THE CHAIN LOCKER

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Foundering BOUNTY - click photo for gCaptain story (USCG photo)
Have you ever had to abandon ship at sea? It's never happened to me, although there have been a couple of times I thought it might - close enough that I looked around at the cold waves and flying spray and shuddered to imagine myself lost, adrift and almost invisible. How would anyone find us, even supposing they found the wreck? A person disappears from sight quickly in a big sea. Who would risk his life to find and save us?

Thank God there are many people who intentionally put their own welfare on the line to save others. The IMO recently recognized three such heroes, and commended eighteen others. Two of the three were specially trained men who dedicate their lives to saving lives; the third was just an ordinary sailor who happened to see a chance to help a fellow human being. It doesn't really matter, they each did the right thing - in one case, at the cost of his own life.

Randy J. Haba and Daniel J. Todd - Aviation Survival Technicians Randy J. Haba and Daniel J. Todd were the two professionals - young men trained like special forces soldiers to overcome extreme weather conditions and save shipwreck victims. In doing their jobs AST rescuers show not only strength and skill but often, also, a sense of humor to help reassure frightened victims. They responded to the sinking of Bounty, the replica of Captain Bligh's famous HMS Bounty of  Mutiny on the Bounty fame, when she sank during Hurricane Sandy.

According to the IMO: "After flying through the outer bands of Hurricane Sandy, in strong winds and torrential rain, they encountered the ship, partially submerged with a large debris field, surrounded by life rafts.
 
Rescue Helicopter CG-6012 was the first to arrive at the scene, and AST Haba was lowered into the stormy waters.  He spent an hour battling strong currents and 10 metre waves, in the wind and rain, taking survivors from the life rafts to the waiting rescue basket, overcoming exhaustion and fatigue.  At one point, he was engulfed by a huge wave that knocked his mask off, severely restricting his vision and further hampering his tremendous efforts. AST Haba demonstrated the utmost determination and perseverance, performing two more rescues without the use of a mask. He exhibited exceptional strength and endurance throughout the entire rescue.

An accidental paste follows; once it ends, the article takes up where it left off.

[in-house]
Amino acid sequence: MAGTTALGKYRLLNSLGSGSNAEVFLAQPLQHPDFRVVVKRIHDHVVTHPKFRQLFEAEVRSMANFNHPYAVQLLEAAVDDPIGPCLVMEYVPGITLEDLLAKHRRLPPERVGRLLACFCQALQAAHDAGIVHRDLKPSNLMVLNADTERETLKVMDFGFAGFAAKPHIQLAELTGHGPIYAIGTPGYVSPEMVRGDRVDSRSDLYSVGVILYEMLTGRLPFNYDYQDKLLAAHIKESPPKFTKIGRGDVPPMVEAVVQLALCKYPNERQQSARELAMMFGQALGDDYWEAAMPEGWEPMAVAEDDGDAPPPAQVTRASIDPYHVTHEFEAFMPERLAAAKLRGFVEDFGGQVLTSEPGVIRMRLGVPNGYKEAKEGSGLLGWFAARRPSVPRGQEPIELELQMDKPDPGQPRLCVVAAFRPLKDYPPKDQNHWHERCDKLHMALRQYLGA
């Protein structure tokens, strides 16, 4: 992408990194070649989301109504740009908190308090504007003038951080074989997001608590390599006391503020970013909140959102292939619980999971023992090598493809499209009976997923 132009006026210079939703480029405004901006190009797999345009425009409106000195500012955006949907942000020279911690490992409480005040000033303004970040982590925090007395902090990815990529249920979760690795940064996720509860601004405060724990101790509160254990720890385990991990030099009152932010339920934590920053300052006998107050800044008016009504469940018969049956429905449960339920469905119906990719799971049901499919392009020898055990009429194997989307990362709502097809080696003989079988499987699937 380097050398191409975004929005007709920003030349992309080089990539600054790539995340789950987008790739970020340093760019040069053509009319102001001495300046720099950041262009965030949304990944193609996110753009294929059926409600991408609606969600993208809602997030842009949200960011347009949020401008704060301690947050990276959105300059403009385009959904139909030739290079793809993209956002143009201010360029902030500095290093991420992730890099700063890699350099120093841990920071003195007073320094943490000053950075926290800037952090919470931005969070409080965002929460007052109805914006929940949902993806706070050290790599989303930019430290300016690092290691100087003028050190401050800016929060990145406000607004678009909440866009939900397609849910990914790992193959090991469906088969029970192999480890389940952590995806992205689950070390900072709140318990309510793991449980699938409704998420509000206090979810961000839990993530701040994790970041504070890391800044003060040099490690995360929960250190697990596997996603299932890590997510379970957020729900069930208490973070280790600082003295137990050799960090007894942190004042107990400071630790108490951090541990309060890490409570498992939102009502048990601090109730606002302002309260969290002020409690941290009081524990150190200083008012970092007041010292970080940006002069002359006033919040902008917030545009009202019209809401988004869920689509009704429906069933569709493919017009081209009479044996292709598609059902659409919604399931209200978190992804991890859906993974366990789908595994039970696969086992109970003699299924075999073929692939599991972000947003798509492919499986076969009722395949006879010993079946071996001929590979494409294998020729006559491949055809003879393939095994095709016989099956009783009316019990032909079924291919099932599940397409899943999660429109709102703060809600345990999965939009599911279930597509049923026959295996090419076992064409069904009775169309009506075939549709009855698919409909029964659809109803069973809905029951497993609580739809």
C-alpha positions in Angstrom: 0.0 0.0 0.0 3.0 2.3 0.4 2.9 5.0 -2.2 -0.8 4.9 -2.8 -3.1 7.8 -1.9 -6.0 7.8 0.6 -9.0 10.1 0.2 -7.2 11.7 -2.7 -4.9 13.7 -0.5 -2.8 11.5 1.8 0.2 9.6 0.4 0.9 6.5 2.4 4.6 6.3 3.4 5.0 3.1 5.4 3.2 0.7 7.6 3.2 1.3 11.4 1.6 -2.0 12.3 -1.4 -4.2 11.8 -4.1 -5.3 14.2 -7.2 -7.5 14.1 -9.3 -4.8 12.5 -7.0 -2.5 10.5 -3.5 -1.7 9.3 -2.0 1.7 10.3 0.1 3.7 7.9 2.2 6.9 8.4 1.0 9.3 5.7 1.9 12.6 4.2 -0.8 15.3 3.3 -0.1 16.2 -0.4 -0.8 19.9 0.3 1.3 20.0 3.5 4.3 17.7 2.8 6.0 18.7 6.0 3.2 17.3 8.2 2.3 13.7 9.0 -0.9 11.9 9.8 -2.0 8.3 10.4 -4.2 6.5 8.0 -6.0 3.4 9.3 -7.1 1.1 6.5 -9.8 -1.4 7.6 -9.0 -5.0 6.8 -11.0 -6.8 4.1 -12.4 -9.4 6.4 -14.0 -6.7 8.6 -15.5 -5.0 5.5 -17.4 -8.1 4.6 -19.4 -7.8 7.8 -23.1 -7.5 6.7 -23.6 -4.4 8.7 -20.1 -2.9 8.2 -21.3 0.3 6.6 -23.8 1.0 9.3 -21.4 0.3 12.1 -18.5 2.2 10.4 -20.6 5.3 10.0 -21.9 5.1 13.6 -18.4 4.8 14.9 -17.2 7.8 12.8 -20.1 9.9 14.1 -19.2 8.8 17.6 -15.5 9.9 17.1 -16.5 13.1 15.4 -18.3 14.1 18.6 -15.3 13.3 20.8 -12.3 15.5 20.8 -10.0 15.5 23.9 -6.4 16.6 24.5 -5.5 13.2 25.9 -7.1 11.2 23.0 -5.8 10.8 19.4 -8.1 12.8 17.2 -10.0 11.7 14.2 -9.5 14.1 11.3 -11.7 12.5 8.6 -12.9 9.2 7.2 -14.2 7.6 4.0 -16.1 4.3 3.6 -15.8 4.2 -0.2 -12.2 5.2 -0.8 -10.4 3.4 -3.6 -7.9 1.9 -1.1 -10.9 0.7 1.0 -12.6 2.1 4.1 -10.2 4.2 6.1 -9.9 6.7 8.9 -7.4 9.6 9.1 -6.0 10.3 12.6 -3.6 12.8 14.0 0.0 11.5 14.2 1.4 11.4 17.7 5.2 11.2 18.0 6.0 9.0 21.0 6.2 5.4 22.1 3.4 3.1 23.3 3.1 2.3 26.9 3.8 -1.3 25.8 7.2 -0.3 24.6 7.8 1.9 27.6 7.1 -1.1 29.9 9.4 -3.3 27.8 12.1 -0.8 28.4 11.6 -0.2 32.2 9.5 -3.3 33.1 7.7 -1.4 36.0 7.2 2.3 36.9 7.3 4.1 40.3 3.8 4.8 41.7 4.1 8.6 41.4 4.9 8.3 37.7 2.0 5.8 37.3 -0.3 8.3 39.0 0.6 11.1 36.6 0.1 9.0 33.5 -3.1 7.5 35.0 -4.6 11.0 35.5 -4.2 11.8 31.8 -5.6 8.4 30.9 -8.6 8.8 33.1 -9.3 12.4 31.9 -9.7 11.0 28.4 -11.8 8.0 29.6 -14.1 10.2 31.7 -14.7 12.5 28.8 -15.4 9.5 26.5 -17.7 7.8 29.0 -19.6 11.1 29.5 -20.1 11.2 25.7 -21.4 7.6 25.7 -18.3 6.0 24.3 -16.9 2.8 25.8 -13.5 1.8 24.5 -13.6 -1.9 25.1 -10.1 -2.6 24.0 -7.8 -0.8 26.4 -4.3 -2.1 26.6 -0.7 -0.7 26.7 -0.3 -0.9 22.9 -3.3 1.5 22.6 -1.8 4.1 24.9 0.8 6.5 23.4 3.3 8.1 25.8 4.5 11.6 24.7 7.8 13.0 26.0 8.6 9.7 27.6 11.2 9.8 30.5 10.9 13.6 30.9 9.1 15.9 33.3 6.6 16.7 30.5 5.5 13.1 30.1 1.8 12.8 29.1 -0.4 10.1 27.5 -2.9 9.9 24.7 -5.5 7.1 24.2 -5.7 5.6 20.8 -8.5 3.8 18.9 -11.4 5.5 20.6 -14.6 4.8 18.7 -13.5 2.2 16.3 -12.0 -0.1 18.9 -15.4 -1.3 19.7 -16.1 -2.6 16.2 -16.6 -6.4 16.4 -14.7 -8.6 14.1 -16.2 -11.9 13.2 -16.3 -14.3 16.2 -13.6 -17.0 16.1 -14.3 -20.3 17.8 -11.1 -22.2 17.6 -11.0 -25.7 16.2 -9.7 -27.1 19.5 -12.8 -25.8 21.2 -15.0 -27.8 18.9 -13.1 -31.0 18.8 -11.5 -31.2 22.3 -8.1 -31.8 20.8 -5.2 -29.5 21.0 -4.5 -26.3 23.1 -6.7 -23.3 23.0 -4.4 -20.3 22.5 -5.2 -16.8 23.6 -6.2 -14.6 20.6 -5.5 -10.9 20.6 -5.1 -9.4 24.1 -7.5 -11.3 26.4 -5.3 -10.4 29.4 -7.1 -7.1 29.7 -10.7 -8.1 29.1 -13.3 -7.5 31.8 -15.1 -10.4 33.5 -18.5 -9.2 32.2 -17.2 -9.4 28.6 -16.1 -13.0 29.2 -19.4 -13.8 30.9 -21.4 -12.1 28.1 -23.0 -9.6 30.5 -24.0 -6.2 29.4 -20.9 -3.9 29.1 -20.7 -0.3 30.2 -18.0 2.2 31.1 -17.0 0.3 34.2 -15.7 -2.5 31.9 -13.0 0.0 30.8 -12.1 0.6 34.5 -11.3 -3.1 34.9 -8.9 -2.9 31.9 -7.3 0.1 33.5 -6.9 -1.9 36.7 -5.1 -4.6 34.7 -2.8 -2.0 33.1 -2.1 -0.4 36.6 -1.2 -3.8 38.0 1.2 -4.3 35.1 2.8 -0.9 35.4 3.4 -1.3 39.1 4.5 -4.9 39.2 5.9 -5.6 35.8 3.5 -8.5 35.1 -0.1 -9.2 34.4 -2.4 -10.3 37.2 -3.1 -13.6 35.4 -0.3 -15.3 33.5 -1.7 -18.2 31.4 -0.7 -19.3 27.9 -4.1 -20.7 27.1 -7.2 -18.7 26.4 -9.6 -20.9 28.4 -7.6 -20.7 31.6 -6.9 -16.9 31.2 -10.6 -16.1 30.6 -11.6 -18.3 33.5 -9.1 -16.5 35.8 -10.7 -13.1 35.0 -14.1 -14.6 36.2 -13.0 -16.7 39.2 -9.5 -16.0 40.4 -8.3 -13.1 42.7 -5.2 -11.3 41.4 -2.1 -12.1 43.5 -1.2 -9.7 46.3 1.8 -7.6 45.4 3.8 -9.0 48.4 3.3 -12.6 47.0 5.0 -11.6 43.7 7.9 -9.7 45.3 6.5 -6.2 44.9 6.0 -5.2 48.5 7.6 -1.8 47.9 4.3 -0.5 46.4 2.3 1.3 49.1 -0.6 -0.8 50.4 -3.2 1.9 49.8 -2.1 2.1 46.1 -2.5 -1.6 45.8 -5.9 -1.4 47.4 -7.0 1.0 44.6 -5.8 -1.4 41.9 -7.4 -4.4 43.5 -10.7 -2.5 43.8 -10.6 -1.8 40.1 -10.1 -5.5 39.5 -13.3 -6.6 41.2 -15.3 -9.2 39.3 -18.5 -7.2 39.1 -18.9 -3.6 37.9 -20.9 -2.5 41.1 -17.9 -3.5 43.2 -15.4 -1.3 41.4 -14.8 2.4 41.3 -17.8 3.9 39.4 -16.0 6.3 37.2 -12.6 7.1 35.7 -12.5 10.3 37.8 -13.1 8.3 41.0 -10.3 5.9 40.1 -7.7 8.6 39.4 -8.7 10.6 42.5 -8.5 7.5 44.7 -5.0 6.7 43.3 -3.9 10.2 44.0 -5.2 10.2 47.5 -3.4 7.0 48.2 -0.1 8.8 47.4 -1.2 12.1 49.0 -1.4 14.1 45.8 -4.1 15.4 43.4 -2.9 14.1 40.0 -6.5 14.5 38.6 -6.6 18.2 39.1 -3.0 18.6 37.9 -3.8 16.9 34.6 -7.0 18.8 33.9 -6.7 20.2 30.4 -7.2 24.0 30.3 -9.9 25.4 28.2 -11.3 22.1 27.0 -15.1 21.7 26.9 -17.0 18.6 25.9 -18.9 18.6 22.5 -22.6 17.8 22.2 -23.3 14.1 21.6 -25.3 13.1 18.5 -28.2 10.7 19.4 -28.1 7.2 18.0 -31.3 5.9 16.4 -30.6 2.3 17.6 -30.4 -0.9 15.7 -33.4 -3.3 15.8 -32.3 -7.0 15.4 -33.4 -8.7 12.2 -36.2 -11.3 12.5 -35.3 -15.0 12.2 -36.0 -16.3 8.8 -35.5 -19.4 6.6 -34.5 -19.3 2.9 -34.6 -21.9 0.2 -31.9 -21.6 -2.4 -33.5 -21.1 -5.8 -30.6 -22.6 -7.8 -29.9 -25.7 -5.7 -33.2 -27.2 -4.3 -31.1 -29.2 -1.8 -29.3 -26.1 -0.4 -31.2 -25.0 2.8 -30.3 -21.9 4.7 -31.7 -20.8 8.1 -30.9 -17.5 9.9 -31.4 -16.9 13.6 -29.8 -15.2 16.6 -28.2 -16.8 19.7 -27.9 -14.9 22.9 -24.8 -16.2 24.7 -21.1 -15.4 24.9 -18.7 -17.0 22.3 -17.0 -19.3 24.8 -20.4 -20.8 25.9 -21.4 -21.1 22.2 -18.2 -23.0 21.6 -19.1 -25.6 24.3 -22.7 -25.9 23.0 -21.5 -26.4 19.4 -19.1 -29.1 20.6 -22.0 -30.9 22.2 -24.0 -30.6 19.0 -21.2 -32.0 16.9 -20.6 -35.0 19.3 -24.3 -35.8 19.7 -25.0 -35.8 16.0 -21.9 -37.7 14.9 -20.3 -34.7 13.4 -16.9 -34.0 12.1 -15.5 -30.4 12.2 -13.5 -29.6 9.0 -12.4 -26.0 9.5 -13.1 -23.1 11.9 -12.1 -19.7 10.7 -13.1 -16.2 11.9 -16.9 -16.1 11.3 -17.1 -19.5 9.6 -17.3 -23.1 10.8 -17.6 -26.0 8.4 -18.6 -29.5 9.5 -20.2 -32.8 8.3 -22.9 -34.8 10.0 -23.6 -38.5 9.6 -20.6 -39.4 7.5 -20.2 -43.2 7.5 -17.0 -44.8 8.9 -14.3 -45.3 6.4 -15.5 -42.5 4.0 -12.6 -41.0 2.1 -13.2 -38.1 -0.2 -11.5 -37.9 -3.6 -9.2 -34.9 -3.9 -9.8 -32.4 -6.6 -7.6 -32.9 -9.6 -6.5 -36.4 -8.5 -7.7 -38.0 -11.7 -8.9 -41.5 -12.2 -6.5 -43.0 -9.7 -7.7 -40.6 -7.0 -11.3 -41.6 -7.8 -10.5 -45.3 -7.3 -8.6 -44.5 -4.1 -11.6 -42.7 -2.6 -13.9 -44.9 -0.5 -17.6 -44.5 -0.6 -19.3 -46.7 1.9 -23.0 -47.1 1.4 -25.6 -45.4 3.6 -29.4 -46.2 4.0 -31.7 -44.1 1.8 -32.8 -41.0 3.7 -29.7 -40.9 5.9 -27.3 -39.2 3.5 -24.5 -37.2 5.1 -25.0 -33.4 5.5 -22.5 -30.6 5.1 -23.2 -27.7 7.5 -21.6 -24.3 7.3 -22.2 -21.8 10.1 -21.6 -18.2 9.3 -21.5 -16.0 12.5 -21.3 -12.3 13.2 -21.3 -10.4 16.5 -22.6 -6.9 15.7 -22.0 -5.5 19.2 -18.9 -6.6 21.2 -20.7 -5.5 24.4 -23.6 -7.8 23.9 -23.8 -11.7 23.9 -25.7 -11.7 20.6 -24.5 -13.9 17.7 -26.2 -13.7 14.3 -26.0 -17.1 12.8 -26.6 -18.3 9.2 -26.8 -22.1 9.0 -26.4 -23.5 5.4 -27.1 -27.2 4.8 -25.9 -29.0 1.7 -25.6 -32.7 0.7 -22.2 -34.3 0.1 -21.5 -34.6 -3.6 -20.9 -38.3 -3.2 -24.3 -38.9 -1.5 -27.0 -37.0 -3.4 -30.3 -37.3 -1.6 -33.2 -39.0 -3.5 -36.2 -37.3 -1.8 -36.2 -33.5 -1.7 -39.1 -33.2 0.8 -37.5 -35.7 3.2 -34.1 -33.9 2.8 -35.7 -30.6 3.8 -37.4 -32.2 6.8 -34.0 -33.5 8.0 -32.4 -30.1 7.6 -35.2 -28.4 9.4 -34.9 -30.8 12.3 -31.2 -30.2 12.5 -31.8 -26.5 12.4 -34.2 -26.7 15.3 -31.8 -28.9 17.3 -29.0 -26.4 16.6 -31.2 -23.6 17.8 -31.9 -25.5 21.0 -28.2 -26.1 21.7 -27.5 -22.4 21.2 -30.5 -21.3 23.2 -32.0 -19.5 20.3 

Rescue Helicopter CG-6031 arrived 30 minutes after CG-6012, and AST Todd was immediately deployed into the turbulent sea to begin the task of reaching another life raft. He began retrieving each of the survivors from the raft and delivering them to the rescue basket.   Whilst he was assisting the second survivor into the rescue basket, a large wave toppled the life raft containing the four remaining survivors.  Todd immediately secured a handhold on the sea anchor to stabilize his position.  His strength and ingenuity expedited the rescue of the six survivors and his action saved valuable time. This enabled him to reposition himself to a second life raft, containing three additional survivors, whom he also successfully rescued.
 
Both men overcame the effects of cold, fatigue and ingesting sea water to deliver 14 crew members of HMS Bounty to safety." 

Here is a USCG video of the actual rescue:
Jingou Yang - Unlike AST Haba and AST Todd, 55-year-old ferry crewman Jingou Yang just happened to be there. He was a crew member on the ferry Tong Chang Qi Du 11, which collided with the cargo ship Shun Qiang 28 on the Yangtze river. The ferry began to sink, but most of those on board were rescued, Mr. Jingou Yang among them. He was safe. 

What happened next? To quote the IMO: "The ferry’s hull was damaged and it started sinking with 33 persons on board, 31 of whom were subsequently saved during the search and rescue operation and transferred to a rescue ship.  One passenger was trapped in his truck, which had been severely damaged in the collision.
 
One of the  rescued crew members, Mr. Jinguo Yang, 55, jumped back onto the sinking ferry and attempted, unsuccessfully, to prize open the jammed door of the truck in order to rescue the trapped passenger.  Unfortunately, the ferry lost its stability and capsized.  Mr. Jinguo Yang was unable to save the passenger’s life; indeed, in trying to do so, he lost his own.  Although he had the opportunity to escape at the last moment, he chose instead, at the cost of his own life, to stay and attempt to rescue the trapped passenger."  

The IMO citations are for bravery - an English word derived from Latin, I think - which has several meanings, among them (from Webster) "to encounter with courage and fortitude, or without being moved;" and that would certainly apply here. But the etymology of the word hero (from Origins by Eric Partridge) really hits the nail on the head for me: "he keeps guard over. The basic sense. . . would therefore be 'protector'." These seamen, along with the other eighteen cited, are certainly protectors, and heroes is the name for them! 

You don't need an IMO citation to be a hero, although these men certainly deserve theirs. Seamen act to protect others all the time, all over the world, in every trade. We've featured some examples here and here; and there are many others. God bless those heroes - both known and unknown - who, like Randy Haba, Daniel Todd and Jinguo Yang, have risked their own lives to save another's. It's part of the brotherhood of the sea - it's an absolutely essential part of who we are.

Have you seen heroes in action during your time at sea? Comment below and tell us about it!

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